In 2009 South Australia put an end to the use of plastic shopping bags. It is estimated that there are 400 million fewer bags in South Australia each year as a result of the ban. South Australia is now leading by example and offering the help the rest of the nation go plastic bag free. What is unique about the southern Aussie approach was that the government worked with retailers, unions, and other groups to design the ban. Care and consideration was taken to make the ban a smooth transition. In other areas where bans have been put into action retailers are usually forces opposed to the ban. By bringing this group into the fold 3 years before the ban was implemented, South Australia has created a success story. To see how South Australia made their ban happen check out http://www.zerowaste.sa.gov.au/plastic-bags. Shoppers from the Northern Territory got on board with the notion of living free from plastic bags and employed their own ban in September of 2011. The environmental implications were the primary issue for the ban. Plastic bags pose serious health risks to marine life. When animals eat plastic bags and other pieces of litter the trash can become lodged and tangled in their digestive system, causing them to die an agonizing and painful death. Removing one-time use plastic bags from the equation lowers the chance of this happening for the short term with the long-term goal of preventing this altogether.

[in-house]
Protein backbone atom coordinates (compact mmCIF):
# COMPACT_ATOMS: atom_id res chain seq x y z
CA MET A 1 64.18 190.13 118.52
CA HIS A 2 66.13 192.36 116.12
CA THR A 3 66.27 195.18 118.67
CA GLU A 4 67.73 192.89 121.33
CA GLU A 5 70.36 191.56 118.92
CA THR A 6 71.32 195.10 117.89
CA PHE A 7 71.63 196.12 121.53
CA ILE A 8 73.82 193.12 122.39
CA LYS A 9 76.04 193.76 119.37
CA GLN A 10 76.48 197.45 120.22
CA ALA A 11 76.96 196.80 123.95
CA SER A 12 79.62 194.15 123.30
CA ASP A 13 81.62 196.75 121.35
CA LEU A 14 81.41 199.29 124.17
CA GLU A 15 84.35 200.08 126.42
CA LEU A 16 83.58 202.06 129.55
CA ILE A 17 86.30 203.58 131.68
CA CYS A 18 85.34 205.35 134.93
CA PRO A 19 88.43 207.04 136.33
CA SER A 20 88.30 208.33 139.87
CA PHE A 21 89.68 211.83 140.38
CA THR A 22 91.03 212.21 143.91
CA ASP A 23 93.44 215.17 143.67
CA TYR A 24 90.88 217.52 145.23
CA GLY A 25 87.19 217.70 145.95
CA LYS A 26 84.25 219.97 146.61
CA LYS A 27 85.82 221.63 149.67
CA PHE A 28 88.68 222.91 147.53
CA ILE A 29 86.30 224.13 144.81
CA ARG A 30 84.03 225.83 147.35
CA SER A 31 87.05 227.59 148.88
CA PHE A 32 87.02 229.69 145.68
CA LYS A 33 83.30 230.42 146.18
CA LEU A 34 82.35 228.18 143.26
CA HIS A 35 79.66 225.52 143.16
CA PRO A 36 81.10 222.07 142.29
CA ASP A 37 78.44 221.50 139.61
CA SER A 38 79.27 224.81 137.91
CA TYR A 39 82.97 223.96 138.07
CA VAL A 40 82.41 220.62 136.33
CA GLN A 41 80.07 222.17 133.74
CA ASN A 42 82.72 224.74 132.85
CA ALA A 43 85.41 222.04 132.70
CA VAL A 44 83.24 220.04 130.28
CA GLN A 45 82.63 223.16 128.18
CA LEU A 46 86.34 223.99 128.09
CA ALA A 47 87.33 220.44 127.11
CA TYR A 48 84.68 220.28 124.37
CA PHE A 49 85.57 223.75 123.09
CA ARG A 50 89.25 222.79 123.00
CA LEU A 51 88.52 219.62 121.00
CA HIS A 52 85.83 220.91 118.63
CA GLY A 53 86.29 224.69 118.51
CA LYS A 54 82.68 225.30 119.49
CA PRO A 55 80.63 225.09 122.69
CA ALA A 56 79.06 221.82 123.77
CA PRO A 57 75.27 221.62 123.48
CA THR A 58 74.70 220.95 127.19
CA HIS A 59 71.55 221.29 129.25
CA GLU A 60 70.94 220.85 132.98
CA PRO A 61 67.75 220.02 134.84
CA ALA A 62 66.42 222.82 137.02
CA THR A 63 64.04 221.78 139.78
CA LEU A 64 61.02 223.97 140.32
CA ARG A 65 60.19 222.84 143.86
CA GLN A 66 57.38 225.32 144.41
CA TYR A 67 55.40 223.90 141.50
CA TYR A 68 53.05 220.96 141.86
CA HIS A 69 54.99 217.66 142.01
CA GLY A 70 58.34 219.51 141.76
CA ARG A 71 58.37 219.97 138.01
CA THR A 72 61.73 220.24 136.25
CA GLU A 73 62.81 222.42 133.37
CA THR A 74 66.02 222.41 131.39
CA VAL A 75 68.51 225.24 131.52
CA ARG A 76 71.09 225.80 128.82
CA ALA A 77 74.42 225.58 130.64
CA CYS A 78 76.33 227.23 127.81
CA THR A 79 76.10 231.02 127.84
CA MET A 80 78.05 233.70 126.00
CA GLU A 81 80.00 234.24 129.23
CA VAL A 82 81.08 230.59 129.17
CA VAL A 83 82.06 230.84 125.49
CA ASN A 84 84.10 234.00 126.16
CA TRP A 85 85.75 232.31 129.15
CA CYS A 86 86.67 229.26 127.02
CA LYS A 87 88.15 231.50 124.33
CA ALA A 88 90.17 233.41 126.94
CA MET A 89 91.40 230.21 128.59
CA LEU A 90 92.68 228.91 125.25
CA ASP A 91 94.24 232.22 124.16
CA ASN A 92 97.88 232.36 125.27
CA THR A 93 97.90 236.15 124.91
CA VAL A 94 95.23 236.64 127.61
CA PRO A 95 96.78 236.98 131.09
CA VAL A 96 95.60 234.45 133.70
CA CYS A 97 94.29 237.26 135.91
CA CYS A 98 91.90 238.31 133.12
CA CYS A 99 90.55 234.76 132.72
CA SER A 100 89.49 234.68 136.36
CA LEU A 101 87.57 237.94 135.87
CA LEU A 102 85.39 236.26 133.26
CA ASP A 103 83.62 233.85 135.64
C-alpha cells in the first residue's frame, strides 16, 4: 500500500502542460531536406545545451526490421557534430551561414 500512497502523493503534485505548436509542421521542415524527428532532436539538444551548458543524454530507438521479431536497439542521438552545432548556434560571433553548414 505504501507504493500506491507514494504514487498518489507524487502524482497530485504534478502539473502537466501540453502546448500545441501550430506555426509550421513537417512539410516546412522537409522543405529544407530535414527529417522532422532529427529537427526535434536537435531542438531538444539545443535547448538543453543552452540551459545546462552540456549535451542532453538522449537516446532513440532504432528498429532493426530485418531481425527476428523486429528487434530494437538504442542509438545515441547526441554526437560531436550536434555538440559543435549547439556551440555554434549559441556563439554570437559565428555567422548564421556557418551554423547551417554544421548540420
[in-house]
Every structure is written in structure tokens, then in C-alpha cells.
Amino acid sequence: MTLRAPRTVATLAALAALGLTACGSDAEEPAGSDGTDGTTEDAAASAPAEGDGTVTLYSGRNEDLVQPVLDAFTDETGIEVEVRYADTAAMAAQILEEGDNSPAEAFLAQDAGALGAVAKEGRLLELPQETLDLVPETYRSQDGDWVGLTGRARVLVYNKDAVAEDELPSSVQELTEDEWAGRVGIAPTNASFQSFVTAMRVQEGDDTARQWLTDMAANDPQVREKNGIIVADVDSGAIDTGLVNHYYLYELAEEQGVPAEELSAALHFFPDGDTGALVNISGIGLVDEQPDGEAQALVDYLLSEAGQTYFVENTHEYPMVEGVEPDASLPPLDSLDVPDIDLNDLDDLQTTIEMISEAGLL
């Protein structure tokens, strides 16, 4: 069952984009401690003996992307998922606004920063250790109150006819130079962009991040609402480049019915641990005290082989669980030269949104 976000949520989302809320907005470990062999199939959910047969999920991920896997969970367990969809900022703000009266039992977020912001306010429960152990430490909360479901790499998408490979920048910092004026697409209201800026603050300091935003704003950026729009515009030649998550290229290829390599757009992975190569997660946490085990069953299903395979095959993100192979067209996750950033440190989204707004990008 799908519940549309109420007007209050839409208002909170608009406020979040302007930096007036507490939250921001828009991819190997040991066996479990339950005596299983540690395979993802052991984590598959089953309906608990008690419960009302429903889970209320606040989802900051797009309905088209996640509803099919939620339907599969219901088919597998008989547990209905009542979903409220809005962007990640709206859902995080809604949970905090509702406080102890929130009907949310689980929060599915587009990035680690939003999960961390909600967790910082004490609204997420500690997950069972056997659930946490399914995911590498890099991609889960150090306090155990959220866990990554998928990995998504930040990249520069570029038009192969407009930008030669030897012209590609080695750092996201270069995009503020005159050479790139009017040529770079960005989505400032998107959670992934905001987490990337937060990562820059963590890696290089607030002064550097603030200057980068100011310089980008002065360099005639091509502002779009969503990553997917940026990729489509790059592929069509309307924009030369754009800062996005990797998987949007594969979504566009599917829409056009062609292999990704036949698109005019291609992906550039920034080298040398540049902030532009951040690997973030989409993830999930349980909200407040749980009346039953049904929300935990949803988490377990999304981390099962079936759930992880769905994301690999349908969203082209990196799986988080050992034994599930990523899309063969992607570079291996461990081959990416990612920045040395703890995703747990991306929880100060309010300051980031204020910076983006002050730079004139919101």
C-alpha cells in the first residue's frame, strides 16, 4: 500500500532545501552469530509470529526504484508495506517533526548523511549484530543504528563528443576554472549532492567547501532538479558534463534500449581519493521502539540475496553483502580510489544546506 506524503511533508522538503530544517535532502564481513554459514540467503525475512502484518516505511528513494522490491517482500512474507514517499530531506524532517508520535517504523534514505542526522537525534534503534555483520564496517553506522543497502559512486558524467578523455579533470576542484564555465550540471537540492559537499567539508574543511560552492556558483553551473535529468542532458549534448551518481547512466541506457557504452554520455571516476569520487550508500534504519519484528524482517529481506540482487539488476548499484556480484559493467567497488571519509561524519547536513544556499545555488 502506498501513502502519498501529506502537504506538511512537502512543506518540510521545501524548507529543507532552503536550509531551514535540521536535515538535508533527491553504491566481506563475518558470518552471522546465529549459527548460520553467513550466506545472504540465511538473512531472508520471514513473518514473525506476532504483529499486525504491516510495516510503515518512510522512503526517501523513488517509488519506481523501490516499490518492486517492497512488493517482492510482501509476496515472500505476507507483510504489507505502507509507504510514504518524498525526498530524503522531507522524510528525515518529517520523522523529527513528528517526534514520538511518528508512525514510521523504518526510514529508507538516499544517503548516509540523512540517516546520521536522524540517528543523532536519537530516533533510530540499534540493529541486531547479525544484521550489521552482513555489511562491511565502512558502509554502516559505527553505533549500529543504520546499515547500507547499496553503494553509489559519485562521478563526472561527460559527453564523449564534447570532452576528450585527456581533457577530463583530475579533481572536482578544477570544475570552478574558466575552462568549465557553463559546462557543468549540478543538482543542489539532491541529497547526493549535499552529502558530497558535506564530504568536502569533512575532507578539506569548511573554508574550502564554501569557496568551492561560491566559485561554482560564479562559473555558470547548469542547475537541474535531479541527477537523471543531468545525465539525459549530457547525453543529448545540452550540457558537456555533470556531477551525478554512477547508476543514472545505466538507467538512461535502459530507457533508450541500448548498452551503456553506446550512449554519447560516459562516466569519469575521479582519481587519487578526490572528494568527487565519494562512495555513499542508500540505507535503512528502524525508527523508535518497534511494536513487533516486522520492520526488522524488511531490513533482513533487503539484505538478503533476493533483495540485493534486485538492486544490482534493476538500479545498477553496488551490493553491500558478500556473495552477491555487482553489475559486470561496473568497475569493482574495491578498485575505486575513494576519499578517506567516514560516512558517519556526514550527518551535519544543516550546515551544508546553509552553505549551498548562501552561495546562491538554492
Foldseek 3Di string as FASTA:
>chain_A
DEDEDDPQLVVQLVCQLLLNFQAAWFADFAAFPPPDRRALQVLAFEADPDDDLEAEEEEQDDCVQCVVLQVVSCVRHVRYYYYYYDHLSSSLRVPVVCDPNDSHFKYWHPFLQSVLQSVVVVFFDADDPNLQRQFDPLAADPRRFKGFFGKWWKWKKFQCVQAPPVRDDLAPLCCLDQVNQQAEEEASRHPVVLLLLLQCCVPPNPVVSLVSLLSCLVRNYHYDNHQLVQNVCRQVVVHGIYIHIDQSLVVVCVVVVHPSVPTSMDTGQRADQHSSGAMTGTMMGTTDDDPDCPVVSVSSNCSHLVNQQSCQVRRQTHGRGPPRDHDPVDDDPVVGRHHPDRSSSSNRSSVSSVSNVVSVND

The Virtues of Reusable Shopping Bags